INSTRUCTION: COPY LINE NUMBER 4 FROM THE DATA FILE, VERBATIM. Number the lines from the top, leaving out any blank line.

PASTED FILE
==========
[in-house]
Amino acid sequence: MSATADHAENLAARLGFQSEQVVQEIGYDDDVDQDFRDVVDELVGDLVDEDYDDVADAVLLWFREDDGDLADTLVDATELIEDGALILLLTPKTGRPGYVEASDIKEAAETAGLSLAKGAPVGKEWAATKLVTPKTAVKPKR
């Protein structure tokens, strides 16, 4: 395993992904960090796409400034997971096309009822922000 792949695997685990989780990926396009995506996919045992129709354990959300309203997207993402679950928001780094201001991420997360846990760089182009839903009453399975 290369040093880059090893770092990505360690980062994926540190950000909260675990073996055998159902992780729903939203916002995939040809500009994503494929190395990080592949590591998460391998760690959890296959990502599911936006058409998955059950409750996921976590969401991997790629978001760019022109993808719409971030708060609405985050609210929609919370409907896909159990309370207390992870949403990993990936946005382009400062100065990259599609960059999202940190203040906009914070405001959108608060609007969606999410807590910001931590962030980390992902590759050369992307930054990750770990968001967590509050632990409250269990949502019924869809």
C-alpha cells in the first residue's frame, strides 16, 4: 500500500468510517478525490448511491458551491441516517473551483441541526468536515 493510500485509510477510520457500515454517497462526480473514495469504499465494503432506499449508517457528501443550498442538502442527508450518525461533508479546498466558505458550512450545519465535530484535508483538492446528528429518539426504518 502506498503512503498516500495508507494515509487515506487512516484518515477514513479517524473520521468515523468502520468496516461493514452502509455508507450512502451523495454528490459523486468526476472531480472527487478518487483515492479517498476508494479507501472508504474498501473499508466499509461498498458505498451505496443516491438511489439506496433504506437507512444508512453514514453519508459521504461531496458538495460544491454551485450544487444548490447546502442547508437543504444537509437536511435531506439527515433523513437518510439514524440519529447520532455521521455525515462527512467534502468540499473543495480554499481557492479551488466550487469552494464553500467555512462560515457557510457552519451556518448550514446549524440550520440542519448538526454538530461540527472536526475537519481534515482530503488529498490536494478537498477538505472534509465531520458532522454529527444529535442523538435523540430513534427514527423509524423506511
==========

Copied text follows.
C-alpha cells in the first residue's frame, strides 16, 4: 500500500468510517478525490448511491458551491441516517473551483441541526468536515 493510500485509510477510520457500515454517497462526480473514495469504499465494503432506499449508517457528501443550498442538502442527508450518525461533508479546498466558505458550512450545519465535530484535508483538492446528528429518539426504518 502506498503512503498516500495508507494515509487515506487512516484518515477514513479517524473520521468515523468502520468496516461493514452502509455508507450512502451523495454528490459523486468526476472531480472527487478518487483515492479517498476508494479507501472508504474498501473499508466499509461498498458505498451505496443516491438511489439506496433504506437507512444508512453514514453519508459521504461531496458538495460544491454551485450544487444548490447546502442547508437543504444537509437536511435531506439527515433523513437518510439514524440519529447520532455521521455525515462527512467534502468540499473543495480554499481557492479551488466550487469552494464553500467555512462560515457557510457552519451556518448550514446549524440550520440542519448538526454538530461540527472536526475537519481534515482530503488529498490536494478537498477538505472534509465531520458532522454529527444529535442523538435523540430513534427514527423509524423506511